Author : Jae Miles, Staff Writer
They came from heaven, or hell, or outer space, or under the sea. Earth has been invaded in every way imaginable, thanks to the imaginations of authors over the last three centuries. You would have thought, with such a rich base from which to draw inspirational tactics, that mankind would have done better when it finally happened.
“Commander! They’re reinforcing on the left flank!”
“Captain Yaeger, abandon the dugouts and trenches. Return to the bastion with everyone you have, bringing everything you can.”
They came from a long way away, arriving without warning. It was midday on a beautiful summer day. By three minutes past, most of our continents were in the shadow of spaceships of every imaginable shape and size. Their bombardment was swift, devastating and surprisingly inaccurate. They missed military bases and levelled universities. Warships were ignored while schools and libraries vanished in waves of searing energy. Hospitals were reduced to craters while missile silos stood untouched.
“Commander! They’ve brought up snipers! We’re getting murdered here!”
“Captain Durov, abandon your positions. Withdraw to the bastion with as much gear as your people can carry.”
It took us a few days to realise that they had obliterated ninety percent of humanity between the ages of four and seventeen. They had removed generations of prospective resistance fighters along with our advanced medical capabilities. The strategic analyses turned from bleak to grim.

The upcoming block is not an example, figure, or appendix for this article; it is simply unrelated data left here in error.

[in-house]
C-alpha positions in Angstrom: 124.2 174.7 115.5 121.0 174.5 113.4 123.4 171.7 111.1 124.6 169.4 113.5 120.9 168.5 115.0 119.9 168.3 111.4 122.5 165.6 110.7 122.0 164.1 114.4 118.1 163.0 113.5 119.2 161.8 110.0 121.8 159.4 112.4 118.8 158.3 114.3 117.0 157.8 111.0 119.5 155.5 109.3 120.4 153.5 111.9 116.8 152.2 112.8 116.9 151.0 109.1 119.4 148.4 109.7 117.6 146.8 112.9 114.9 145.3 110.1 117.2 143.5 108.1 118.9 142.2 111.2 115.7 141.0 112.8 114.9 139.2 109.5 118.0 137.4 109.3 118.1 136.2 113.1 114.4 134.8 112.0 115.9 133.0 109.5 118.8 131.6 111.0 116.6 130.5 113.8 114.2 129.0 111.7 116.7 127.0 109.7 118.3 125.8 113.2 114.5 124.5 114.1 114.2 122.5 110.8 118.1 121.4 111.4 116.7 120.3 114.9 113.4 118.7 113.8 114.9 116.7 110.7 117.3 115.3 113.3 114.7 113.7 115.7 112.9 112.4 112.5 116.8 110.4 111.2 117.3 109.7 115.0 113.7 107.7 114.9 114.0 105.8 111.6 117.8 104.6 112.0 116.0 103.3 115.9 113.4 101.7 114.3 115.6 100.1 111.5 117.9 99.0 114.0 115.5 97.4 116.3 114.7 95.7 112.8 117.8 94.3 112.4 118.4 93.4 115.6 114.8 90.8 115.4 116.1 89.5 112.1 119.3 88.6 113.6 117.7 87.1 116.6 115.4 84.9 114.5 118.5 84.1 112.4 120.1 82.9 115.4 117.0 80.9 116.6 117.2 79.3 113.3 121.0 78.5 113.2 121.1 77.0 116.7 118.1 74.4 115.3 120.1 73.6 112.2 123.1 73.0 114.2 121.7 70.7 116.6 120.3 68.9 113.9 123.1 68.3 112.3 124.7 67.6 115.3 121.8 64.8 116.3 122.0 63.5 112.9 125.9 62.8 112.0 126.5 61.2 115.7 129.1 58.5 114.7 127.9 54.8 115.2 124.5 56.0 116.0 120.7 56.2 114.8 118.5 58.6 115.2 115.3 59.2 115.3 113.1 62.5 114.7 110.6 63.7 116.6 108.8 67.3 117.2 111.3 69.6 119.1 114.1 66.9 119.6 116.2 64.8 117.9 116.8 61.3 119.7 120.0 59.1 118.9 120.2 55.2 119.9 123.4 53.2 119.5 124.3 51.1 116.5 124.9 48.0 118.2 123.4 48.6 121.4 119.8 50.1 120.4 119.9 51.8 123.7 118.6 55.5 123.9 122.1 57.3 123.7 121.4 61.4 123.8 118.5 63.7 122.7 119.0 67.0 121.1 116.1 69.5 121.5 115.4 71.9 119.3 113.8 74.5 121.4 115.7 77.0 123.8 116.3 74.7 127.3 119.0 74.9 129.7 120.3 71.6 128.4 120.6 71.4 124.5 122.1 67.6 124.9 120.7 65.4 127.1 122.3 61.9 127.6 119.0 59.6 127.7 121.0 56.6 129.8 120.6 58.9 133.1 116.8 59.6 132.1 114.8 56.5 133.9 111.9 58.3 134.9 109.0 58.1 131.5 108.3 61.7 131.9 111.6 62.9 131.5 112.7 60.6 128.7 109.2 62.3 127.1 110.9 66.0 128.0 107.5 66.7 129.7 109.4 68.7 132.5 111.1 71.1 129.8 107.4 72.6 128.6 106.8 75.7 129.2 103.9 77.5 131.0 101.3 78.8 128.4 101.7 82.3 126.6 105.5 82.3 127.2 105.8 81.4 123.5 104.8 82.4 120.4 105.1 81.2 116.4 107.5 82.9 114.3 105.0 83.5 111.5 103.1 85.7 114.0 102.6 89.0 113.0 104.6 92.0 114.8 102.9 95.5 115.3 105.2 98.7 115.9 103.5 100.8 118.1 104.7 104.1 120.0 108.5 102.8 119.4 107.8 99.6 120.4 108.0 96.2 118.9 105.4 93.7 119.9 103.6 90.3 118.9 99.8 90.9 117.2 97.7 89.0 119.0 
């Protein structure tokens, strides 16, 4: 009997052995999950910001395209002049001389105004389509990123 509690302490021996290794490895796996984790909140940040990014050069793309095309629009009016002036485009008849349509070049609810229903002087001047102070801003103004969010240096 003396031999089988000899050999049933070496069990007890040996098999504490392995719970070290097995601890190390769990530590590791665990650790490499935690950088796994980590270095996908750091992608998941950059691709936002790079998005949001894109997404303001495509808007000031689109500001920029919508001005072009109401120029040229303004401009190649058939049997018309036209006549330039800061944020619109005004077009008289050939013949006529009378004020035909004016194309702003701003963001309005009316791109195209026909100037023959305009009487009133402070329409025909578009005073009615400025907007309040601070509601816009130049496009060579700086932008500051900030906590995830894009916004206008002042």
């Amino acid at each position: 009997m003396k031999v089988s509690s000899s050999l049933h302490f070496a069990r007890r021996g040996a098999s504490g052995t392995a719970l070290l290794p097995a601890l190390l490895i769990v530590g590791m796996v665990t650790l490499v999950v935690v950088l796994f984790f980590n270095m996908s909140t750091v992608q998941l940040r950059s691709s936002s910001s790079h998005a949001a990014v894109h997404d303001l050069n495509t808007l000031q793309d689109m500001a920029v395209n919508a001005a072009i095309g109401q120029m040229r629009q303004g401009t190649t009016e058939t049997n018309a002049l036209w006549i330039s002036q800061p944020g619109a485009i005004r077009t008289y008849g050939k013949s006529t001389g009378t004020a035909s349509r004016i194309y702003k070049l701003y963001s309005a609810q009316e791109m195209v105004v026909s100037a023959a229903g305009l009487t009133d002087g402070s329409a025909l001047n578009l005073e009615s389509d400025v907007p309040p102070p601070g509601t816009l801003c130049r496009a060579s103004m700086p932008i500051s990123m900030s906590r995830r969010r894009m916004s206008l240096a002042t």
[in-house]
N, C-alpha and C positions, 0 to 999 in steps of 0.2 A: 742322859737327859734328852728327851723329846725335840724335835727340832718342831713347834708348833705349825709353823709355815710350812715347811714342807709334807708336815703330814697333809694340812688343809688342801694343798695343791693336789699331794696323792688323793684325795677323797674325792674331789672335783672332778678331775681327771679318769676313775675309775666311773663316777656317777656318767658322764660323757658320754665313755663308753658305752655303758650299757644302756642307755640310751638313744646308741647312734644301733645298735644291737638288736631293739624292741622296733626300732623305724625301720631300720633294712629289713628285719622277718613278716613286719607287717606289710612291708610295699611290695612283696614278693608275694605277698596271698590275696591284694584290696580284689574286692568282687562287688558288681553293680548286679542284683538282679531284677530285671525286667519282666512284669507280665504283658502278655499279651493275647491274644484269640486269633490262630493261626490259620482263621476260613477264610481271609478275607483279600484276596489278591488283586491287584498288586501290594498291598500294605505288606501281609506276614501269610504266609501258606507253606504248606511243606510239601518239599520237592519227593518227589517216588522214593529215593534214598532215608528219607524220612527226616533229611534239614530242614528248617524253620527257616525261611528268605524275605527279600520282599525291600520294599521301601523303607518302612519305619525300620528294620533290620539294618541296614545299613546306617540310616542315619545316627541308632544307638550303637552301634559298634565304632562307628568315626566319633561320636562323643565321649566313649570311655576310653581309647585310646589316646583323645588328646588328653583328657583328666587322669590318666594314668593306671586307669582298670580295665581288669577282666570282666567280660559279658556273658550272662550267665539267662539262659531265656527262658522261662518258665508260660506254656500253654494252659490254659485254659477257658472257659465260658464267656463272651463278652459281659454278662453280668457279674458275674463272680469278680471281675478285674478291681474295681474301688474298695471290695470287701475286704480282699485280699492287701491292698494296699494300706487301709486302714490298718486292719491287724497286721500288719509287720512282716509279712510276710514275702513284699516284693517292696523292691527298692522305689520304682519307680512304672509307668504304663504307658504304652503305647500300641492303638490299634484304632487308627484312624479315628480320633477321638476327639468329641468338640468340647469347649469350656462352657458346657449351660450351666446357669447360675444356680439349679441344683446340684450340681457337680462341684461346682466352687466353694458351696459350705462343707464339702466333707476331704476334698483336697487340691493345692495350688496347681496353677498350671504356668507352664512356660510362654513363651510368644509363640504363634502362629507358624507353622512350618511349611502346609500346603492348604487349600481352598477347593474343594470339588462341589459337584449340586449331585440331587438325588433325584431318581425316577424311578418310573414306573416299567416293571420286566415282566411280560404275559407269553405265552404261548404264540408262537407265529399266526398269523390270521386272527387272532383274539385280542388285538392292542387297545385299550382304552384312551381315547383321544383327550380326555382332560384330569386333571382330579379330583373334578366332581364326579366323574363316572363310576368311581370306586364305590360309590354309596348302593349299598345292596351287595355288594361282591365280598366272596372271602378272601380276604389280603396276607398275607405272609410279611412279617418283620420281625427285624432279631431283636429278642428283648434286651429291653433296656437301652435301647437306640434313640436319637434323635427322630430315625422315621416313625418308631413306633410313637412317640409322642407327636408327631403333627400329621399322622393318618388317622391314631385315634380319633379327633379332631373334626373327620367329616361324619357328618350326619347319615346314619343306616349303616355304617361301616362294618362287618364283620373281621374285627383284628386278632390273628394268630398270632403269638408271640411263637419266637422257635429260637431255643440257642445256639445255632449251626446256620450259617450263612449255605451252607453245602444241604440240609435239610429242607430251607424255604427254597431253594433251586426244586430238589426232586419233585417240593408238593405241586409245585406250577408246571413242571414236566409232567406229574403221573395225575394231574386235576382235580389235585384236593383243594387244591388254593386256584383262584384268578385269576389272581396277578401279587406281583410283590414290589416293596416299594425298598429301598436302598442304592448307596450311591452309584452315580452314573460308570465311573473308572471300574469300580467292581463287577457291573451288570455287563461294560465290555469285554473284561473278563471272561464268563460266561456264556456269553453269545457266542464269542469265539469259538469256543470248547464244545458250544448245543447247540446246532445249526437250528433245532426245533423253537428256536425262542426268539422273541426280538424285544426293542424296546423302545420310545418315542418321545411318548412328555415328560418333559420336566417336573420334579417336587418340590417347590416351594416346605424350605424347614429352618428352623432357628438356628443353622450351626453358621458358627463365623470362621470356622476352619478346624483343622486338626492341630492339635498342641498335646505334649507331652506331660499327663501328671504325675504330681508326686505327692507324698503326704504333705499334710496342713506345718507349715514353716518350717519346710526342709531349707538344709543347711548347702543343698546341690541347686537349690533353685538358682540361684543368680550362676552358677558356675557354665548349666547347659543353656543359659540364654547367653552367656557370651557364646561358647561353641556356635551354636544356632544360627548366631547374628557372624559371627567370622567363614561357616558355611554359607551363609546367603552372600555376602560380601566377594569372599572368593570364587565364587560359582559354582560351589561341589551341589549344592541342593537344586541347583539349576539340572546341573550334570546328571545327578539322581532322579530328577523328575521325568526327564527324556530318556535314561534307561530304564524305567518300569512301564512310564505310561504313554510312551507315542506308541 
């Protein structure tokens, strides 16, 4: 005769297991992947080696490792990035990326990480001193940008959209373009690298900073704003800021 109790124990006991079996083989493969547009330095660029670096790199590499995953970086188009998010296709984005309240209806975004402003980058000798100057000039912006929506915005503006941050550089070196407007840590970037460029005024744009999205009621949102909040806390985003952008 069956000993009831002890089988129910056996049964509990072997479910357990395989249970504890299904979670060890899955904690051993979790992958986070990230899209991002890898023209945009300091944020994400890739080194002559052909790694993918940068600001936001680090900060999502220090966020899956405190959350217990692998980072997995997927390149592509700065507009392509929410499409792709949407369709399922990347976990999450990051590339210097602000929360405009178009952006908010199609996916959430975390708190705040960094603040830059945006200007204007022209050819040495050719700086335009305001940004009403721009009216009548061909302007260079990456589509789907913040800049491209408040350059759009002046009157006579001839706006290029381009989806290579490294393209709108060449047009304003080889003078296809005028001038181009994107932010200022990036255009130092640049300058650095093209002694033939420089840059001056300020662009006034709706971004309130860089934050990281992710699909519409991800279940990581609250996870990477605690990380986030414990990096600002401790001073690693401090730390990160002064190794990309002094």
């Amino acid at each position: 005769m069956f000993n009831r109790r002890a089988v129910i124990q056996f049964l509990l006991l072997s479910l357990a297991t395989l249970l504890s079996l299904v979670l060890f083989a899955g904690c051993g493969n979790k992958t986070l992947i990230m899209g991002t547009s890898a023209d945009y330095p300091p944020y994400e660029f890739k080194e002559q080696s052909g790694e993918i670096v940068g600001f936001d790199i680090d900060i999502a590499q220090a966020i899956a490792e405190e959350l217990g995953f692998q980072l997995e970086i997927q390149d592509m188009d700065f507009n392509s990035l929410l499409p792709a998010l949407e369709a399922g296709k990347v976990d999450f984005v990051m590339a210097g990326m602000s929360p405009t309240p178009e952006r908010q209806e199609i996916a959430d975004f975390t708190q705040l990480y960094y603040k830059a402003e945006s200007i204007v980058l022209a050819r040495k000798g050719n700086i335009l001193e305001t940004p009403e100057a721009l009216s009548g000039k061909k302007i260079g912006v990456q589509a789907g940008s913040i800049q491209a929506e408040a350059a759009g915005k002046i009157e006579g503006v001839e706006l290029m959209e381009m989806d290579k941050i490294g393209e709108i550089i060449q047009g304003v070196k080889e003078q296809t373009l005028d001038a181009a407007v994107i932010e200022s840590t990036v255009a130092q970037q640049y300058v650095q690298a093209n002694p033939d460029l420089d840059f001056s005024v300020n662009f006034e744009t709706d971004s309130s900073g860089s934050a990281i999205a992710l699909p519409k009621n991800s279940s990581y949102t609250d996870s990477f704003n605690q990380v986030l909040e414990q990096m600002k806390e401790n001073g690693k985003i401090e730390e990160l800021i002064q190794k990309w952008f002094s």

The raids to take infants and babies were something the analysts didn’t predict. Caught by surprise, our hopes for the future were whisked away. It was a devastating blow. Suicides peaked during the subsequent week.
“Commander! Looks like they’re massing for something!”
“Captain Sung, abandon your positions. Retire to the bastion with your troops and as much gear as they can manage.”
Then the invasion started. They used no area-effect weapons. They came without mercy, solely for the surviving humans. Professor Grey of Roehampton produced and circulated a document after the first week that may as well have been humanity’s epitaph. I remember the final paragraph so well:
‘Our stolen children will be vassals, without history
or knowledge. Our civilisation may form part of the
mythology that they tell each other around the cooking
fires of their simple culture. Apart from that, the
works of man will be forgotten.’
They stalk through this world, killing everyone who remains. You can see how careful they are with the environment, and how uncaring they are of anything created by us.
“Commander. Everyone is here.”
I turn from the bar and drop my cigarette end into the empty shot glass. The last of the Lagavulin is inside me. The Captains of every group are here: the finest, and the last, soldiers in the world.
“Ladies and gentlemen. Eight months ago they came to take our planet. It swiftly became inevitable. We have been fighting desperate battles and saving nothing. So, I propose an all-out attack. Simply because my dear, departed grandfather would be gutted if his bonny lad didn’t go out moving forward with a whiskey inside him, a smoke between his lips and a blazing automatic in his hand. Who’s with me?”
They looked at each other.
Captain Brewster stepped forward: “My dad always said that when it all goes to Hell, you want a Tommy at your side. While everyone else is getting weepy, he’ll be the one having a brew, checking his weapon and lighting a smoke, before asking when we’re going to stop pussyfooting about and get stuck in.”
There were nods and grins. Hands started to rise.
Pour me a shot, grandpa. I’ll be there soon.